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Iron-plated snail could inspire new armor

Analysis of unique deep-sea mollusk offers insights into design of armor for soldiers and vehicles.
Image: Anders Warén, Swedish Museum of Natural History
Christine Ortiz, MIT associate professor of materials science and engineering
Christine Ortiz, MIT associate professor of materials science and engineering

Tiny snails sitting on the ocean floor might seem defenseless against a large, determined predator such as a crab. But evolution has provided one species of sea snail with a unique iron-plated armored shell that resists such attacks, new research from MIT shows.

By copying aspects of that shell structure, scientists could design better armor for military use, says Christine Ortiz, MIT associate professor of materials science and engineering, who led the study. “Such fundamental knowledge holds great potential for the development of improved biologically inspired structural materials, for example soldier, first-responder and military vehicle armor applications,” says Ortiz.

The study of the sea snail’s shell was partly funded by the Army and the Department of Defense and appears this week in the Proceedings of the National Academy of Sciences.

Ortiz became interested in the gastropod, known informally as the scaly-foot snail, when its discovery was reported in 2003. The snail lives in a relatively harsh environment on the floor of the Indian Ocean, near hydrothermal vents that spew hot water. Therefore it is exposed to fluctuations in temperature as well as high acidity, and also faces attack from predators such as crabs and other snail species.

“Life in nature is not idyllic; it is an ongoing fight for survival,” says Anders Waren, a biologist at the Swedish Museum of Natural History, who described the snail in a 2003 paper in the journal Science. “Predators evolve to being more efficient hunters and specialize in their capacity to catch and kill their prey. At the same time the prey responds by developing new methods of defense, like escaping by swimming or running faster, producing toxins that make them less desirable, or by evolving different kinds of armor.”

In this case, the snail has evolved a tri-layered shell structure consisting of an outer layer embedded with iron sulfide granules, a thick organic middle layer, and a calcified inner layer. This creates a configuration in which the inner compliant layer is sandwiched between two rigid layers.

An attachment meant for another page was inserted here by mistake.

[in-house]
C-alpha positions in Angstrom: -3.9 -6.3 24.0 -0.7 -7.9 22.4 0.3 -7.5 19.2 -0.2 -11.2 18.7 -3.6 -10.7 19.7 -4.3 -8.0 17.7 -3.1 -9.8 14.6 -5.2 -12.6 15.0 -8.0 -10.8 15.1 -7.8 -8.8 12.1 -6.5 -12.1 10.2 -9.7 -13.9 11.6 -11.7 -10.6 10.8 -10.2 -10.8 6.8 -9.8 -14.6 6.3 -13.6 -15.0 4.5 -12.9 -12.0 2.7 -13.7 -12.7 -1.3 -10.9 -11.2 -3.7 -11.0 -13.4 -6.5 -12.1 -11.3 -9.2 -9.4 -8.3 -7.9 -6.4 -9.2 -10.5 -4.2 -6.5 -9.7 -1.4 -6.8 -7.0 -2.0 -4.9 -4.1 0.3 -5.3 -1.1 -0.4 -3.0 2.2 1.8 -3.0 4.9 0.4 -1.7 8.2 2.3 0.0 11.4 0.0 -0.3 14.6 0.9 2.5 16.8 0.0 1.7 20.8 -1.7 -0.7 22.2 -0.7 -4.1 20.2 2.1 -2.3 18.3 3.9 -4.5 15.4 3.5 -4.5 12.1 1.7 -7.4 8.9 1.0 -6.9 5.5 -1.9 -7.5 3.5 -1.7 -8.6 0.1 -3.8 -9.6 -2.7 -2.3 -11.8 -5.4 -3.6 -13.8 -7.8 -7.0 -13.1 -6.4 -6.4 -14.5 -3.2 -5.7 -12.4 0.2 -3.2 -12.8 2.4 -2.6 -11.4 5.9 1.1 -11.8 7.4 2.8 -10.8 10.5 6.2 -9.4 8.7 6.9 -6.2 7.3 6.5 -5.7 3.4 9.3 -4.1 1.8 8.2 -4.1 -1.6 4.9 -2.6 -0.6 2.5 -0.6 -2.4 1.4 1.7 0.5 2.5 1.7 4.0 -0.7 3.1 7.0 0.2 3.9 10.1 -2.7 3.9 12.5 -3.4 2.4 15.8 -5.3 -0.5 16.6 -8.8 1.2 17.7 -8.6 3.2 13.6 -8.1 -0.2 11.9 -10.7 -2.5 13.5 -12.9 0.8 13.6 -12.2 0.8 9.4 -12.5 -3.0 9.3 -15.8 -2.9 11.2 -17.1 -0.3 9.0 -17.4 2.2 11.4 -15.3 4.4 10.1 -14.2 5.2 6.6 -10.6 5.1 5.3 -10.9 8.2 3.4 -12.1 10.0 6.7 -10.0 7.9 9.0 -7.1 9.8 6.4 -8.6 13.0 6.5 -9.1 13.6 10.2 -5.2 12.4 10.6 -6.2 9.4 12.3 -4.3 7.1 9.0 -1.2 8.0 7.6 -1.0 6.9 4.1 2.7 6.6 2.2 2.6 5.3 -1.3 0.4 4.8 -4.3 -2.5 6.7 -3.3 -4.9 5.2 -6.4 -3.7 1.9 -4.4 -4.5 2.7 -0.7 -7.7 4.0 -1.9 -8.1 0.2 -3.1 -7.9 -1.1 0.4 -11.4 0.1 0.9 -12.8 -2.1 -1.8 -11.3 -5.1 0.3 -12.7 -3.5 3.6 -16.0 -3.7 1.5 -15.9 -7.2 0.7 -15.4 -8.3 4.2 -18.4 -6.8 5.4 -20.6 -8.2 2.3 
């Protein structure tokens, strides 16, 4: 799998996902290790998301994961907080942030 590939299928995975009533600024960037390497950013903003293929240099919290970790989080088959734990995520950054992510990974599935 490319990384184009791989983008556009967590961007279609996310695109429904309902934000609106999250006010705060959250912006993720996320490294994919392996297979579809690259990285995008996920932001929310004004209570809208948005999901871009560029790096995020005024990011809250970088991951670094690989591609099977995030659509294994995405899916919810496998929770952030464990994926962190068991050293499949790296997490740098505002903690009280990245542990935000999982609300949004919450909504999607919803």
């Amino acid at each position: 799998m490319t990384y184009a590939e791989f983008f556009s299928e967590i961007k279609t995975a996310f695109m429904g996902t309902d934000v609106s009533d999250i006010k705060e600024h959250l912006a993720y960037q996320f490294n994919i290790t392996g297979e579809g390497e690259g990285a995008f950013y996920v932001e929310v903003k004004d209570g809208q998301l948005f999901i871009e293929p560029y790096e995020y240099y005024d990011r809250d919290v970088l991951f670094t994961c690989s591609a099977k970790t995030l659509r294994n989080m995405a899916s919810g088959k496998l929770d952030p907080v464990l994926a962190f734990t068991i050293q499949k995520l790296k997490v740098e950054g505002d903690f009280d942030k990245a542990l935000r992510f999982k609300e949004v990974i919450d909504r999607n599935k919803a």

Ortiz and her colleagues, including MIT Dean of Engineering Subra Suresh, used nanoscale experiments and computer modeling to determine the shell’s structure and mechanical properties. They found that the unique three-layer structure dissipates mechanical energy, which helps the snails fend off attacks from crabs that squeeze the shell with their claws in an attempt to fracture it. The shell of the scaly-foot snail possesses a number of additional energy dissipation mechanisms compared to typical mollusk shells that are primarily composed of calcium carbonate.

The scaly-foot snail gets is name from the scaly plates protecting its foot, a unique feature that Waren believes evolved to allow them to defend against other snails that attack by injecting venom into the soft bodies of their prey. If their feet were unprotected, an attack would force the snails to give up their grip on favorable feeding spots. “If the scaly-foot snails were to retract into their protective shell when attacked, they are very likely to fall down from the often vertical rocks and lose the food source,” says Waren, who was not part of the research team.

Ortiz, who has done similar analyses of other natural armor including that of a primitive armored fish, measured the mechanical properties of the snail shell using a machine called a nanoindenter, which has a diamond tip. By measuring the force applied to the shell, and the shell’s resulting displacement, her team can calculate its mechanical properties.

Engineers who wanted to mimic the snail’s unique stability and penetration resistance — valuable traits for armor — could copy the tri-layer structure but replace the organic components with manmade components such as bulletproof materials.

Robert Ritchie, professor of materials science and engineering at the University of California at Berkeley, says he admires Ortiz’ work but believes it may take a while for the principles she has uncovered to translate into practicable new manufacturing techniques.

“The first thing to do is to understand different organisms and how they’re put together,” says Ritchie. “There is tremendous potential in this field, but few people have actually made these kinds of biomimetic materials because it’s so difficult.” For example, naturally occurring materials are often intricately assembled on many different scales, from nanoscale to macroscopic scale, and that kind of structure is very difficult reproduce artificially, he says.

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